Discussions LevelTen carried out with capital markets participants provided insight into current spreads and volatility in light of the 425 basis point (bps) increase in the fed funds target and the inverted yield curve. Current project debt spreads range from SOFR plus 175 bps, to SOFR plus 225 bps. Debt service coverage ratios on fully contracted cash flows are between 1.2x and 1.25x at a P50 production level for solar, and 5-10 bps over this for wind. Merchant cash flows are credited with 1.9x to 2.25x coverage at a P50 production level. Standalone storage is realizing similar spreads and coverage ratios with less appetite for merchant cash flows. Construction debt spreads have seen a significant increase over the last year, moving from as low as <75 bps to 100-125 bps over SOFR.

The tax equity market remains robust with flip yields in the neighborhood of 7-8.5%, approximately 100 bps wider than yields last year. The return hurdles have advanced with the underlying increase in the treasury market as well as supply/demand dynamics, but not at the same pace as the underlying treasury yields.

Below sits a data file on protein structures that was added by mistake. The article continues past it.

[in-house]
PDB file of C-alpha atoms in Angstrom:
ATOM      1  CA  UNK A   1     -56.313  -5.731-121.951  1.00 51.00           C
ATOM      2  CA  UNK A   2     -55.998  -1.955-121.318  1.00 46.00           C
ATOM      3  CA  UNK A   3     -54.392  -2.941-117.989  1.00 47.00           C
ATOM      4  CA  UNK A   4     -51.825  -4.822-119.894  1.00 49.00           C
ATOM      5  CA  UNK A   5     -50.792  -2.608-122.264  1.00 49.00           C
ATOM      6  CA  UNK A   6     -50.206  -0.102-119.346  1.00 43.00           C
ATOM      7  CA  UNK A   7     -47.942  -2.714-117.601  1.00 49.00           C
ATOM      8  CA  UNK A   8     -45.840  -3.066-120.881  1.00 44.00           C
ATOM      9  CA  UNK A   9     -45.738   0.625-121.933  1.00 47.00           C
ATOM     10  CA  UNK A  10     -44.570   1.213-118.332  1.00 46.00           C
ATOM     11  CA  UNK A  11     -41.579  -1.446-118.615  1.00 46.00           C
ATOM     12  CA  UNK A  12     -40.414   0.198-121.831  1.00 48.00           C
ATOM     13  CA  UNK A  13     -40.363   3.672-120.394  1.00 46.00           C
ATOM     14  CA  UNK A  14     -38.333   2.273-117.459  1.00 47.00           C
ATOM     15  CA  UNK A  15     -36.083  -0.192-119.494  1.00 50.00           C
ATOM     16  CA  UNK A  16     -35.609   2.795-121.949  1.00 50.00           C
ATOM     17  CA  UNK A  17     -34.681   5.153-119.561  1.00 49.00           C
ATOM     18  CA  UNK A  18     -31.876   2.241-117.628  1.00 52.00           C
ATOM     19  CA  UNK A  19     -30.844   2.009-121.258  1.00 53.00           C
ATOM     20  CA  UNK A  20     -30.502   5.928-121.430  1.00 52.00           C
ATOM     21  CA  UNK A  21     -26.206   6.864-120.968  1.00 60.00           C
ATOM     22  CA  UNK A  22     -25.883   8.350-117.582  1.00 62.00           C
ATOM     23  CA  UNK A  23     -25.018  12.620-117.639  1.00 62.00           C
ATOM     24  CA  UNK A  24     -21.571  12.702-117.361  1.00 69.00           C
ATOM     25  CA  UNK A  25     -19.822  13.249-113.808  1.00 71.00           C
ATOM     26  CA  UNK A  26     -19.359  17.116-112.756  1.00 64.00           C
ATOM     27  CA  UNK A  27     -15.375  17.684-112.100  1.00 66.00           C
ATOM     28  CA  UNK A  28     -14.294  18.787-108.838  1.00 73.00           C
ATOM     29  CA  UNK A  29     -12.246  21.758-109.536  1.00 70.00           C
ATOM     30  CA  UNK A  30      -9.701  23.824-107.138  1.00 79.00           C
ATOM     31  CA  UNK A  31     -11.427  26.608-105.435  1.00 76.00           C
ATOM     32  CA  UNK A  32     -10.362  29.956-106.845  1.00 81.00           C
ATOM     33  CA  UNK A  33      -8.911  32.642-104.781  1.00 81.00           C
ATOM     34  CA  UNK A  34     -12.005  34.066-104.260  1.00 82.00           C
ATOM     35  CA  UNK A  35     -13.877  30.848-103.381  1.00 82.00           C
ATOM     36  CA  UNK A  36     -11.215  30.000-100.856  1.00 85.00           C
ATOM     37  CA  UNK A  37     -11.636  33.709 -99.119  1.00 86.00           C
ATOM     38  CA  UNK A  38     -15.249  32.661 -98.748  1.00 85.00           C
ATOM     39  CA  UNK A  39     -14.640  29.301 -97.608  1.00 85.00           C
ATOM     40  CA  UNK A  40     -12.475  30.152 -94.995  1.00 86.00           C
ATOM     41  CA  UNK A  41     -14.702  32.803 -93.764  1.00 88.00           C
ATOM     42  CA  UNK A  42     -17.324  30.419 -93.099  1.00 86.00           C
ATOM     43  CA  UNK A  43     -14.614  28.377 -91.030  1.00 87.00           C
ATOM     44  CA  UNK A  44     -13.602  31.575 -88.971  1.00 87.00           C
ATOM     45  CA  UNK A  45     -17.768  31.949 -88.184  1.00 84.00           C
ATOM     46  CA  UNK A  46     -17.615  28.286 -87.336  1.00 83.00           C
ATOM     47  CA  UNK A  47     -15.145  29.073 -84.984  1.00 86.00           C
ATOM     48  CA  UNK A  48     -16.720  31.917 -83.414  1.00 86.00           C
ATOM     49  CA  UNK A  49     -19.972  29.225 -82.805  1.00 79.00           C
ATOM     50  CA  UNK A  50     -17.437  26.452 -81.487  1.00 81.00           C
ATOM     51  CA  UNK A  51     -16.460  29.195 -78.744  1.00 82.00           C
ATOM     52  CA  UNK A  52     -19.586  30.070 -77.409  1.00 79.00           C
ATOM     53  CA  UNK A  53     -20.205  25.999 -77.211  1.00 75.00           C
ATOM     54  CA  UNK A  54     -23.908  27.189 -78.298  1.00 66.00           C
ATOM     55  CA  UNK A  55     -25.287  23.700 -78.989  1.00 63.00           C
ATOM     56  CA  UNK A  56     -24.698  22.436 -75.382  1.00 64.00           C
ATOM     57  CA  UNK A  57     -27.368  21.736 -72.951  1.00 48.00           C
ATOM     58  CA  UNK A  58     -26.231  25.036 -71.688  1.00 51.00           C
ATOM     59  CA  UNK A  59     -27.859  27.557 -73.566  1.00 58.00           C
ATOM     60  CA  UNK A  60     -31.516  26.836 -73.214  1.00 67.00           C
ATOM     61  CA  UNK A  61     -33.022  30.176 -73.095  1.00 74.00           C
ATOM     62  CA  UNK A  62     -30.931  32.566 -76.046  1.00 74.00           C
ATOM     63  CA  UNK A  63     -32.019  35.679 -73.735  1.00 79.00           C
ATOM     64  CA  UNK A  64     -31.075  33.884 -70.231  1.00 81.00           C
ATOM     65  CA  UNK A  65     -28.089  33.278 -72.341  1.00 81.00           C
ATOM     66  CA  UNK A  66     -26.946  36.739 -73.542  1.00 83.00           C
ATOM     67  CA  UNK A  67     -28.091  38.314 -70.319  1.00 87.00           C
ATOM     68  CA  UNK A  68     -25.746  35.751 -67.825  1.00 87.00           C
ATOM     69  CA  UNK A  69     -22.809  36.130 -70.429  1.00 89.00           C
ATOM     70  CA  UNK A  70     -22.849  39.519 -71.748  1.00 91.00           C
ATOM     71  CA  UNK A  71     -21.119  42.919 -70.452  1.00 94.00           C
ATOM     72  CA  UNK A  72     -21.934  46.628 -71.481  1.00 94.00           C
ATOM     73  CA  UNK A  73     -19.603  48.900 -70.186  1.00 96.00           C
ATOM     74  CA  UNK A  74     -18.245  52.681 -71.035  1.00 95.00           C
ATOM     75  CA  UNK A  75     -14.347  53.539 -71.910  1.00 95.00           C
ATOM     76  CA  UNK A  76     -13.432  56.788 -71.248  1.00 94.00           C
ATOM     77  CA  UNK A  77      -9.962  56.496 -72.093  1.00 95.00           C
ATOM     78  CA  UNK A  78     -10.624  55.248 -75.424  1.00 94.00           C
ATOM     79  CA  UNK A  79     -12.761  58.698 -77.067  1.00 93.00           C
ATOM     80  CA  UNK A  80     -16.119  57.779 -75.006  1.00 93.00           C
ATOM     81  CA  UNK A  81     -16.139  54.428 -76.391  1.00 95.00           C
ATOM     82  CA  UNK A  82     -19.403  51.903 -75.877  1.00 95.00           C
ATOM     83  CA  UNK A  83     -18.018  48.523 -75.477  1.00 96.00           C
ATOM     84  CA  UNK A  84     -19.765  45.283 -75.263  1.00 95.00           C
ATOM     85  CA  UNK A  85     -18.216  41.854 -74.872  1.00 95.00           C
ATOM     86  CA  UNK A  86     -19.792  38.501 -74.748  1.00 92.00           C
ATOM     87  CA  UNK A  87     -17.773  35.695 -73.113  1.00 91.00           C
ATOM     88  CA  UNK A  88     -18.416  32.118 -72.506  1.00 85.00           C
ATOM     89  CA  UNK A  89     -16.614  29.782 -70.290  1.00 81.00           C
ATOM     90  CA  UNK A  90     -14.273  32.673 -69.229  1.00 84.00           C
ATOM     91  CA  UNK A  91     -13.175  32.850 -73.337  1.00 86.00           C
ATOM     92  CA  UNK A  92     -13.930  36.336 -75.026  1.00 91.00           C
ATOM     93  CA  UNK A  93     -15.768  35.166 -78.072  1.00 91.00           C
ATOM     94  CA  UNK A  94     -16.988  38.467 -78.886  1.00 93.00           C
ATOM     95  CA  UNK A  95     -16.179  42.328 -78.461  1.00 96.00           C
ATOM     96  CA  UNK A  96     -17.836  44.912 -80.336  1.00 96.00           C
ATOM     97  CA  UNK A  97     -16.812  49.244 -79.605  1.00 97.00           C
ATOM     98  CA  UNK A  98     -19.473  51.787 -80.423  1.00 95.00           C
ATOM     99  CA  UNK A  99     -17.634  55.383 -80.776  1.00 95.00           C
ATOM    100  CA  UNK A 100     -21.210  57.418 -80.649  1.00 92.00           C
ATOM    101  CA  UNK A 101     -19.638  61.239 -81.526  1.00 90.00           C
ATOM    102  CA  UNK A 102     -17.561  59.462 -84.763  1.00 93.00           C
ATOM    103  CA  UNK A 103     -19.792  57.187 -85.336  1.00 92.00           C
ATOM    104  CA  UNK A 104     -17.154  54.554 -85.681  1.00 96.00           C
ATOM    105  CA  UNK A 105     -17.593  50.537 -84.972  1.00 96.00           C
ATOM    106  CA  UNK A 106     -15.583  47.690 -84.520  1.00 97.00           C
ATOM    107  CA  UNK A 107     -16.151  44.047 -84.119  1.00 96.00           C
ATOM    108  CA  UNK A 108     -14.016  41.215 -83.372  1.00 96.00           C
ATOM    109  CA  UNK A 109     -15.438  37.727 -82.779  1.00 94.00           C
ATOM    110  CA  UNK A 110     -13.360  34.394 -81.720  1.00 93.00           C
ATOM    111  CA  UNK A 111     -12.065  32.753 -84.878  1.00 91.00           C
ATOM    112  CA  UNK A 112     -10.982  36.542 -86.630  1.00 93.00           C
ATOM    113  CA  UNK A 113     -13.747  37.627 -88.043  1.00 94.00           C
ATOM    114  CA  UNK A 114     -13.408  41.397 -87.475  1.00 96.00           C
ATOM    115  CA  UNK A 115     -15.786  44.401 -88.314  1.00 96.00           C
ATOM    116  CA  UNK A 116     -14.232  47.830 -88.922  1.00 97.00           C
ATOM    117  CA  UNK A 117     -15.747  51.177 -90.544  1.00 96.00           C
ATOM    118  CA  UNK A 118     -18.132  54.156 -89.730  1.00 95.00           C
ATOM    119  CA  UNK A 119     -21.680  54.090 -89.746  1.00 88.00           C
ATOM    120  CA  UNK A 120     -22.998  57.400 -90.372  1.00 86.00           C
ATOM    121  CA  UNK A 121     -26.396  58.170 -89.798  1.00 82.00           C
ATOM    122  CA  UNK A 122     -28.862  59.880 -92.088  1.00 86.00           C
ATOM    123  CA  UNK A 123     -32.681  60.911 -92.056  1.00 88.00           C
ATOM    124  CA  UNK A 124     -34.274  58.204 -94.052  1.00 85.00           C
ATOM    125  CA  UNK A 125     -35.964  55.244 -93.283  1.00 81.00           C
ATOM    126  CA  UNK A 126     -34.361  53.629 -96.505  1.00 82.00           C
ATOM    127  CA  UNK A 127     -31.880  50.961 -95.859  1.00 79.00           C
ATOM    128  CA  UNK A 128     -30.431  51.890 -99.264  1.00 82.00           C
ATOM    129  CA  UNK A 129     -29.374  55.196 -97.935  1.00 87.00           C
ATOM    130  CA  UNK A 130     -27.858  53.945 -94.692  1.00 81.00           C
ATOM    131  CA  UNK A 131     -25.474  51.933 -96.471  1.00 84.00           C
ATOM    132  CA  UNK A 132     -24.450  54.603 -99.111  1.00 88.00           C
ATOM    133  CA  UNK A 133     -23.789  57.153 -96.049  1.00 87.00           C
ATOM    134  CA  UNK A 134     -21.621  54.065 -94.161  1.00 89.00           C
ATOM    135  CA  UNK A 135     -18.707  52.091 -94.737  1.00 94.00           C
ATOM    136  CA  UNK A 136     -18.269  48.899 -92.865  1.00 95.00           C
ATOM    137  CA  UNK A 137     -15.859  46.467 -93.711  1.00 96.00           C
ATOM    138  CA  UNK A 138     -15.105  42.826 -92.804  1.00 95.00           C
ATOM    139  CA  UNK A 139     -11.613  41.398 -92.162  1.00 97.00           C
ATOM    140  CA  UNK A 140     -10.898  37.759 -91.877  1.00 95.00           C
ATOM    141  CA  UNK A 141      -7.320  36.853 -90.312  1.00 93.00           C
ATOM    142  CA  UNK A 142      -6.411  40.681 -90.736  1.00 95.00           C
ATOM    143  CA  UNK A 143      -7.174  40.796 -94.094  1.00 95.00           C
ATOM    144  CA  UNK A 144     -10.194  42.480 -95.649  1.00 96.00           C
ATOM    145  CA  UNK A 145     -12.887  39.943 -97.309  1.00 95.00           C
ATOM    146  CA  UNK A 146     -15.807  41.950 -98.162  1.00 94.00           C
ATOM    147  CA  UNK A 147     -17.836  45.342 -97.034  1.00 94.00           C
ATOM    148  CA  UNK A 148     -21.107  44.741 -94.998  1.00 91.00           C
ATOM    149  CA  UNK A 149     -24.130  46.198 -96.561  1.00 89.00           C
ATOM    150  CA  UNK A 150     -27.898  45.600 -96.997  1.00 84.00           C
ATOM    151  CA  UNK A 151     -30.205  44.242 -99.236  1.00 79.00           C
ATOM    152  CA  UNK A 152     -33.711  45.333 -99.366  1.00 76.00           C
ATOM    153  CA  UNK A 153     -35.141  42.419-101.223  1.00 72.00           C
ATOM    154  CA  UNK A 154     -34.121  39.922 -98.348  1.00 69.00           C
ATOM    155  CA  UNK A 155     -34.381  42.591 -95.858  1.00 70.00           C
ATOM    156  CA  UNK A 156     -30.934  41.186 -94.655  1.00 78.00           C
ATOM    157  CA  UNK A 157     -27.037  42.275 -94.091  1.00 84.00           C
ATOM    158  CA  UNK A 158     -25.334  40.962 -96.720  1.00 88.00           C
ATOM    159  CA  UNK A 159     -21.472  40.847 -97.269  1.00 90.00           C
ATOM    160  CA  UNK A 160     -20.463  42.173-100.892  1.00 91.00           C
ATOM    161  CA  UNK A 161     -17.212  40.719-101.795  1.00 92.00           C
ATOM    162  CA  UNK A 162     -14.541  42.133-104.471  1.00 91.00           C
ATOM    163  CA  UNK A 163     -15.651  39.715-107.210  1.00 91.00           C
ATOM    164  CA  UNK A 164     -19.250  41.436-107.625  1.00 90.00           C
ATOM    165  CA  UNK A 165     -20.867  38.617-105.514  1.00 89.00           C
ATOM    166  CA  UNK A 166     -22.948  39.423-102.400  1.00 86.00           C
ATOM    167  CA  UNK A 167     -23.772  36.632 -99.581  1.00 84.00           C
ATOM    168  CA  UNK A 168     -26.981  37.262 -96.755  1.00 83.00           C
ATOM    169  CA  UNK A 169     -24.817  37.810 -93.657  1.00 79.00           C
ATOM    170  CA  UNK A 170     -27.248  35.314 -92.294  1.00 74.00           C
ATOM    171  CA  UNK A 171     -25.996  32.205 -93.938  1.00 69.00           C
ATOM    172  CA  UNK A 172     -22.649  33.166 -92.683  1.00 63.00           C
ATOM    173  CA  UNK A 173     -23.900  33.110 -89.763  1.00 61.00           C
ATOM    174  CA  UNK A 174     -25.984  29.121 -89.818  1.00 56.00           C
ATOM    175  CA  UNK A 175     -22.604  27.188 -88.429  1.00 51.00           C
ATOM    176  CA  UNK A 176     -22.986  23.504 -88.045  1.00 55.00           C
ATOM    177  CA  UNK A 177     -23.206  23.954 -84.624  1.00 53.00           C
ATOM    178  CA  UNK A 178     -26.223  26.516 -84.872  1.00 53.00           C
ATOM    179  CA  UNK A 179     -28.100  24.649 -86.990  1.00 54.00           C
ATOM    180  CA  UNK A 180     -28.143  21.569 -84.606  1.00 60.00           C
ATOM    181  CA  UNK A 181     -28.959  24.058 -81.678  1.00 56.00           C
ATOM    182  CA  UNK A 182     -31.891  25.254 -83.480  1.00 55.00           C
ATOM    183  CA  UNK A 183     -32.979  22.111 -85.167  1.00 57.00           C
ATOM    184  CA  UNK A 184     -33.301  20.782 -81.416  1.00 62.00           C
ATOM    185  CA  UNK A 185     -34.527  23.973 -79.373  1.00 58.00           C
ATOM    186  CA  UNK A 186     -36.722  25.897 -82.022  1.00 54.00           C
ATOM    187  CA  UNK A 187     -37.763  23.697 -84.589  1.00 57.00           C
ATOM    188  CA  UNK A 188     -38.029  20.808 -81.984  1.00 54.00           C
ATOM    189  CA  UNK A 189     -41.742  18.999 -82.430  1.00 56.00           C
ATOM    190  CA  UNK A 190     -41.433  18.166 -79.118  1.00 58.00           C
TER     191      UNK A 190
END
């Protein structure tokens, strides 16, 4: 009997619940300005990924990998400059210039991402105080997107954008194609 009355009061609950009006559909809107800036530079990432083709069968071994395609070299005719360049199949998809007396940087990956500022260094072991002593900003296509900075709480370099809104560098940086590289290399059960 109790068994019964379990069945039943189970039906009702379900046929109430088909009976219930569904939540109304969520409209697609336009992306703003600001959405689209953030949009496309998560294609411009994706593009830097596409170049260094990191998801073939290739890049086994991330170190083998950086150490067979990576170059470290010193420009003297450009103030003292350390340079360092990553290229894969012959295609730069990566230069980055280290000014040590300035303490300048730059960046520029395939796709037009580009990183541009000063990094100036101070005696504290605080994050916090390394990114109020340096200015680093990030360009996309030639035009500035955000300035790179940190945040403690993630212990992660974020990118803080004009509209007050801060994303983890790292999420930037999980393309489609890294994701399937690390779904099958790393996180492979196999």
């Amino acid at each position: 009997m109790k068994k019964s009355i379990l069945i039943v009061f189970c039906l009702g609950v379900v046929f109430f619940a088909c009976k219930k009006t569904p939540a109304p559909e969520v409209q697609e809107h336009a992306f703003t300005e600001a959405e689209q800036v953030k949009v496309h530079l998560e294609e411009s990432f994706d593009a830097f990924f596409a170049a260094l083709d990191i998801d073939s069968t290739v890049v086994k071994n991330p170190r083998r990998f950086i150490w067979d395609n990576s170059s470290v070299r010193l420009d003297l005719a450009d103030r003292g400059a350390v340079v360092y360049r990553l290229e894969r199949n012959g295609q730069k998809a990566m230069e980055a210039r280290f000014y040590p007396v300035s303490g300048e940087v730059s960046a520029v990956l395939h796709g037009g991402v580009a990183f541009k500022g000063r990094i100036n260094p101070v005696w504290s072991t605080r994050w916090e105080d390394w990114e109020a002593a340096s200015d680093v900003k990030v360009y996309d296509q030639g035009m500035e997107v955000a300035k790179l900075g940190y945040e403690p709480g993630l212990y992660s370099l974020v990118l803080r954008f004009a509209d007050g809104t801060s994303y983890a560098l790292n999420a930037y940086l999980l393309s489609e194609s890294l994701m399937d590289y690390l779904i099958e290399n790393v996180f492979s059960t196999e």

All eyes in the tax equity space are on forthcoming IRS guidance on the new tax credit transfer market and how it will impact competition and yields on traditional tax equity, with a particularly pertinent point being whether the IRS will seek redress from the tax credit buyers or project owners in the event of a tax equity clawback. The introduction of new tax credits for storage, hydrogen, and carbon capture in the IRA will, no doubt, increase competition for available tax credit investors. Near term, tax credit transfer deals will likely continue to involve the traditional tax equity investors who can sleeve and support tax indemnity for tax credit buyers and realize a tax basis step-up in the ITC calculation. Longer term, disintermediation will provide the full value of the tax credits directly to buyers, and may incentivize project sales prior to COD to realize the tax basis step-up in the ITC. Increasing the pool of these buyers for tax credits will ensure that the promise of the IRA can be realized.

As with all market surveys, the above metrics are generalized, and individual projects and borrowers may see widely varying funding costs.

Bring Your Own Load (Hydrogen and Crypto)